The horror, the horror, old school telephones

Wednesday, 2 July, 2014

Our children will no doubt laugh at us when we tell them what telephones – you know, those devices you Snapchat and Instagram with – used to be like in “the olden days”. I baulk when I remember how… cumbersome the old rotary dial models especially, used to be.

Once upon a time, you couldn’t fit a phone in your pocket or purse. You couldn’t use it to play music, take pictures, shoot video, or check the Internet. You couldn’t select your ringtone or customize your desktop image – because your phone didn’t have a desktop, and its tone was predetermined, for many decades, by Ma Bell, and then, after deregulation, by the manufacturers of budget-priced, cheaply-made phone sets. You could, starting in the late 1980s, speed-dial the last number you entered, and program up to seven or eight others; but your phone probably still needed a wire to work, and woe unto you if your emergency situation didn’t occur in close proximity to a wall jack.

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Might fake followers make your signal heard over the noise?

Friday, 20 June, 2014

It’s not so easy to be heard out here online anymore. Almost everyone, or so it seems, has a presence, whether it be a website or a social media channel, and maybe it is getting to the point where we’re all drowning each other out.

So what to do? Run faster? Shout louder? Or create the impression you are a true “online influencer” by buying up a stack of social media followers, and seeing if the perception of popularity garners a few retweets, or page views?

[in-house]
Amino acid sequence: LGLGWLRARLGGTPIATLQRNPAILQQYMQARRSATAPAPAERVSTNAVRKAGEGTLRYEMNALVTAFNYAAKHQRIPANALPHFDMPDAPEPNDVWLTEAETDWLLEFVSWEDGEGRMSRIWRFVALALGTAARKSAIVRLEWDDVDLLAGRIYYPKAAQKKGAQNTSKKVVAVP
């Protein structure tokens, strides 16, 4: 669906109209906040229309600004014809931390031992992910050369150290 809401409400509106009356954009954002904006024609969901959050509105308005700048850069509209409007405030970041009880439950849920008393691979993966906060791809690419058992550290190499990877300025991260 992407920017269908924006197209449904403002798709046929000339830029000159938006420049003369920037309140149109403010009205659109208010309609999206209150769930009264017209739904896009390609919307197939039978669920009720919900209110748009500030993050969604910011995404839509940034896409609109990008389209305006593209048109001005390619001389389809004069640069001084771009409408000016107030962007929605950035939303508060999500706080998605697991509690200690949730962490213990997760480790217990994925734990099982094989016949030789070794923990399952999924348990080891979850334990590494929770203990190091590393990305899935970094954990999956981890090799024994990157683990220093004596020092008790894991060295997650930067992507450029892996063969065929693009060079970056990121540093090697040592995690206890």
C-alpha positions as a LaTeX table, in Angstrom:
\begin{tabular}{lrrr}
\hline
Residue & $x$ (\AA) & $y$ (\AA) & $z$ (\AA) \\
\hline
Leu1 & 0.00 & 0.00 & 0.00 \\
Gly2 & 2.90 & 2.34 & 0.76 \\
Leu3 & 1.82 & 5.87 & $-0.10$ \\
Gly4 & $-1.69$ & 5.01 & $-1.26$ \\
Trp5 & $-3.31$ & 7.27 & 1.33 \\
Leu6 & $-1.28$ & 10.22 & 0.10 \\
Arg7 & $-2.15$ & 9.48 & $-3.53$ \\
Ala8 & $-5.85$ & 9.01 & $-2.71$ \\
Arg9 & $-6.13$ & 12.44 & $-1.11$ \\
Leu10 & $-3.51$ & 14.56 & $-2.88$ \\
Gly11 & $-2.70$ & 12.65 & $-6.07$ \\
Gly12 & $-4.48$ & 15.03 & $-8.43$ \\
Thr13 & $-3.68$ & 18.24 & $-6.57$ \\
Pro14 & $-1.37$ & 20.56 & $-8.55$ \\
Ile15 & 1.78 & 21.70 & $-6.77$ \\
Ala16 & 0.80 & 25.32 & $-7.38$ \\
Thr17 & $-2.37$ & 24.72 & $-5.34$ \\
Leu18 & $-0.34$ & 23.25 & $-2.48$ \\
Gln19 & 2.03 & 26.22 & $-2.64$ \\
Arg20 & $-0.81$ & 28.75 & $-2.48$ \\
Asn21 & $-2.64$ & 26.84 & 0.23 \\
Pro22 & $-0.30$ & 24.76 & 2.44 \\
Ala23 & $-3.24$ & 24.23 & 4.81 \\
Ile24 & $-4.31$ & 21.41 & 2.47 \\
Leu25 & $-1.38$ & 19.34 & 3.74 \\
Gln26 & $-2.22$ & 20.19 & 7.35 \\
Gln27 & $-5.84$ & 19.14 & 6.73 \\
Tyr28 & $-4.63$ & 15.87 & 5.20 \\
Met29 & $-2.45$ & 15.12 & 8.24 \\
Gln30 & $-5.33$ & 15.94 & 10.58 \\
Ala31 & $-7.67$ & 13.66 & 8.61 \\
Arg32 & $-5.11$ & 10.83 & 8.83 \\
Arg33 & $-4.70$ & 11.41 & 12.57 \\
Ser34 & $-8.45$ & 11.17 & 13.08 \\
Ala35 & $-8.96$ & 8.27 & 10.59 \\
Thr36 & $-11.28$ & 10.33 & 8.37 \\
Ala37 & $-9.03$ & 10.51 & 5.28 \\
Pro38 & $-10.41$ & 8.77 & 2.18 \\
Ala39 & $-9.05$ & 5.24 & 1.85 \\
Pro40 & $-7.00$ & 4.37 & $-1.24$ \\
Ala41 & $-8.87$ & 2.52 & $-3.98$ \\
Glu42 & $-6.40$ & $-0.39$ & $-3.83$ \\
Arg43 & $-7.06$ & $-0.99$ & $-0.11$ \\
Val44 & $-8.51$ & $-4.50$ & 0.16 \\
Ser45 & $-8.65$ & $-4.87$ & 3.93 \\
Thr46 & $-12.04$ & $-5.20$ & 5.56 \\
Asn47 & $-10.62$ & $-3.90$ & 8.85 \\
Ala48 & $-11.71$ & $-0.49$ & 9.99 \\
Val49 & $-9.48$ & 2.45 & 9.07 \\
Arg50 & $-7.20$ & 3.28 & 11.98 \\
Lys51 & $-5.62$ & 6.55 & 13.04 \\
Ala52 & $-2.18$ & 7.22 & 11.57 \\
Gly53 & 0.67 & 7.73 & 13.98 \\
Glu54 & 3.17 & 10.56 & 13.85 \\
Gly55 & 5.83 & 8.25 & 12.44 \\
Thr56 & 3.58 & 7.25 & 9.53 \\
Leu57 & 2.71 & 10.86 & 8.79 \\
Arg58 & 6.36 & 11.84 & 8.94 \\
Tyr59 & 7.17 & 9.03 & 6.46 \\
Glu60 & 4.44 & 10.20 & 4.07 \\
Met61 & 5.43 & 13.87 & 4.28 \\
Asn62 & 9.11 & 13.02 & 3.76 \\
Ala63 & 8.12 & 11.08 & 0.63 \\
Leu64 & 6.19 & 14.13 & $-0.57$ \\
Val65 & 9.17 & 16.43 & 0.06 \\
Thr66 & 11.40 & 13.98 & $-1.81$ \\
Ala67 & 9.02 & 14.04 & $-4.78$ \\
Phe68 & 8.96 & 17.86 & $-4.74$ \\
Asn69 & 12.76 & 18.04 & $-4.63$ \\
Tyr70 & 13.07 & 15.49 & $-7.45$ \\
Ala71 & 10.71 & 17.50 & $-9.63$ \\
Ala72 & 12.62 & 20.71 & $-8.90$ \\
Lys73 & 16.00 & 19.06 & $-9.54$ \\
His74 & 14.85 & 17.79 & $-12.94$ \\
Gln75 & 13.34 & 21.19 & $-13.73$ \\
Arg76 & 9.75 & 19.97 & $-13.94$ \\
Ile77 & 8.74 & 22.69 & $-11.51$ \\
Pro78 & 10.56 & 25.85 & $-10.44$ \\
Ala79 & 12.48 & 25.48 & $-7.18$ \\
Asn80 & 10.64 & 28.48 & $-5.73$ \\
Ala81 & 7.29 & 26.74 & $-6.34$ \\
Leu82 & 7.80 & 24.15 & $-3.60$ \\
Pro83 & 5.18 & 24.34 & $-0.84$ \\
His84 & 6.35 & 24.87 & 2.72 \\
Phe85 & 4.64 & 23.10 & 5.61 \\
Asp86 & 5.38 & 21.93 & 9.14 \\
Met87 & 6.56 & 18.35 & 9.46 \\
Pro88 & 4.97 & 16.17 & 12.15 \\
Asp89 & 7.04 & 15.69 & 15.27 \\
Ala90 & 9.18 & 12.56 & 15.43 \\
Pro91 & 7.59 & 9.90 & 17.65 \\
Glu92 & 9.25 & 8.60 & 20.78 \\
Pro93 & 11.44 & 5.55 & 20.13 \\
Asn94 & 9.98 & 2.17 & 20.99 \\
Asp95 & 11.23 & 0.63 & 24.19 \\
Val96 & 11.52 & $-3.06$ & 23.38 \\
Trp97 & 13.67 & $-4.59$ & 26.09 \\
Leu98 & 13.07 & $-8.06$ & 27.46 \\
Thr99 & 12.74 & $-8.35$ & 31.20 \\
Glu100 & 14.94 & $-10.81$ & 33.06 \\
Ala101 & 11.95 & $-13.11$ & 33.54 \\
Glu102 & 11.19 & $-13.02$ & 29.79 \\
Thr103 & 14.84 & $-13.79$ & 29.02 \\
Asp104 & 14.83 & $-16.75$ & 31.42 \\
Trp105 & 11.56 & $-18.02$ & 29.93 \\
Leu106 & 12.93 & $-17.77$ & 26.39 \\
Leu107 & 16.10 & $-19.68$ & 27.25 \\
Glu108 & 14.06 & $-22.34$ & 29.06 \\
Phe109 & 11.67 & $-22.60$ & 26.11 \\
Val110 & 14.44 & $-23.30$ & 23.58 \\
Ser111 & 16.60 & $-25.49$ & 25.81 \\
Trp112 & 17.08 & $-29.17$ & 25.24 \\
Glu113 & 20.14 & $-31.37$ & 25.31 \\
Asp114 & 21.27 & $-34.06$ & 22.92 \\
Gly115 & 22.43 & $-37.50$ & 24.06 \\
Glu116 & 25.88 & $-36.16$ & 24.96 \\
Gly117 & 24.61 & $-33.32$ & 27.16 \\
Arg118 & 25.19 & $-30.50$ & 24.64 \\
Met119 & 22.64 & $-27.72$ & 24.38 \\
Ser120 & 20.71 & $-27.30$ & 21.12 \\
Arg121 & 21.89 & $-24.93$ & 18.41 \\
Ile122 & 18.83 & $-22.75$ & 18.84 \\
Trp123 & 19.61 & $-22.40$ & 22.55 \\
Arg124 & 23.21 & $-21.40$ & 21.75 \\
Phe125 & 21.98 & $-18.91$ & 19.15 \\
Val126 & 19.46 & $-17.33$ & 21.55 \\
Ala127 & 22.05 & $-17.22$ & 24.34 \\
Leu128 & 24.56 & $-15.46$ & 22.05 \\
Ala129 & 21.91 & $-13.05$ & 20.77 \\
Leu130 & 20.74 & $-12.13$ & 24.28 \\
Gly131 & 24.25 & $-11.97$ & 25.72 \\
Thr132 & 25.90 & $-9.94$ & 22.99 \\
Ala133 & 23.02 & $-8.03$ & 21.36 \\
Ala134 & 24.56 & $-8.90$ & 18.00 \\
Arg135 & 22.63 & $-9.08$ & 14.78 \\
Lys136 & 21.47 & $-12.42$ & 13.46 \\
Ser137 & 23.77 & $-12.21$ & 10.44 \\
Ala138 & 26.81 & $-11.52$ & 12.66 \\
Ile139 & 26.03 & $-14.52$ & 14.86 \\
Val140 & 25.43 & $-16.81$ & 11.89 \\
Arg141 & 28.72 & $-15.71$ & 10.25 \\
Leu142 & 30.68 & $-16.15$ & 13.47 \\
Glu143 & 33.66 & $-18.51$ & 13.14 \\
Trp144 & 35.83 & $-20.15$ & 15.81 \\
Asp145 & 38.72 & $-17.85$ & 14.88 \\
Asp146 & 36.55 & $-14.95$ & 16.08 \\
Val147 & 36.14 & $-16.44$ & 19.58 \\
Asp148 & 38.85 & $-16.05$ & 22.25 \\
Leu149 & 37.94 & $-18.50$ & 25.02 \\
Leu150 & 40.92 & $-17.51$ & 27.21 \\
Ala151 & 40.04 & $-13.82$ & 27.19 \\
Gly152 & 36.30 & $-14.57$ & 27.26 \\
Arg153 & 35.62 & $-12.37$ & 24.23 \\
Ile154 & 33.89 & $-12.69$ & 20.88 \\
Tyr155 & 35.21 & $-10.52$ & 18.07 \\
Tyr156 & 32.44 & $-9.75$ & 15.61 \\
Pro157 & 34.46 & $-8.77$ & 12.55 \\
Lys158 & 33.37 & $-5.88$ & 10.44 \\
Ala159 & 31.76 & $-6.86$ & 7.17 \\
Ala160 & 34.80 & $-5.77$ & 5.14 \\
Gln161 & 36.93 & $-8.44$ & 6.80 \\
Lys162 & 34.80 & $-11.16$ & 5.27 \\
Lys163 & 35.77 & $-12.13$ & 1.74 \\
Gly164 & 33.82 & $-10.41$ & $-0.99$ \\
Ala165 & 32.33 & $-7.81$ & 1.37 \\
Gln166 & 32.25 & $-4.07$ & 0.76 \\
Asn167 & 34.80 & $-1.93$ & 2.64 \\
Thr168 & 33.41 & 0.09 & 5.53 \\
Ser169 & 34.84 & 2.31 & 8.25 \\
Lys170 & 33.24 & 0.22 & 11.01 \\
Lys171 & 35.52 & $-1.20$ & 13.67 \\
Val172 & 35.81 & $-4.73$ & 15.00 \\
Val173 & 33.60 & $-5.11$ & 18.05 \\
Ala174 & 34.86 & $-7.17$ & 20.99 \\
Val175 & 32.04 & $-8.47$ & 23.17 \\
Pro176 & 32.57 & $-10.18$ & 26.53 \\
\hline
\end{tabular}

Buying your way to status on social networks has become standard practice. From Instagram likes to Twitter followers, there’s a growing number of services that promise to bump up your numbers. And they’re quite affordable! What used to be completely frowned upon, is now, effectively considered an act of social media optimization. Just like choosing the right keywords when optimizing for Google search, can the purchasing of fake followers or likes boost one’s standing in social networks?

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Giving the internet a human face, a talk by Maciej Ceglowski

Thursday, 5 June, 2014

The Internet With A Human Face, the transcript of a recent talk given by US computer engineer Maciej Ceglowski. Thought provoking to say the least.

I’d like to start with an analogy. In the 1950’s, the United States tried a collective social experiment. What would happen if every family had a car? Eisenhower had been very impressed with the German Autobahn network during the war. When he was elected President, he pushed for the creation of the Interstate Highway System, a massive network of fast roads that would connect every population center in the country. Over the next 35 years, America built 75,000 kilometers of interstate highways. If you want to be glib about it (and I do!), you can think of the Interstate as an Internet for cars, a nationwide system unifying thousands of local road networks into an overarching whole.

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The internet shall give me my opinion when I ask for it

Tuesday, 3 June, 2014

It’s probably never been so easy to form some sort of opinion on whatever is making the headlines, regardless of how little we actually know about said subject, thanks to the almost instant access we have to trending topic discussion, by way of various social media channels.

It’s never been so easy to pretend to know so much without actually knowing anything. We pick topical, relevant bits from Facebook, Twitter or emailed news alerts, and then regurgitate them. Instead of watching “Mad Men” or the Super Bowl or the Oscars or a presidential debate, you can simply scroll through someone else’s live-tweeting of it, or read the recaps the next day. Our cultural canon is becoming determined by whatever gets the most clicks.

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Sorry, rolling sarcophagus is not an option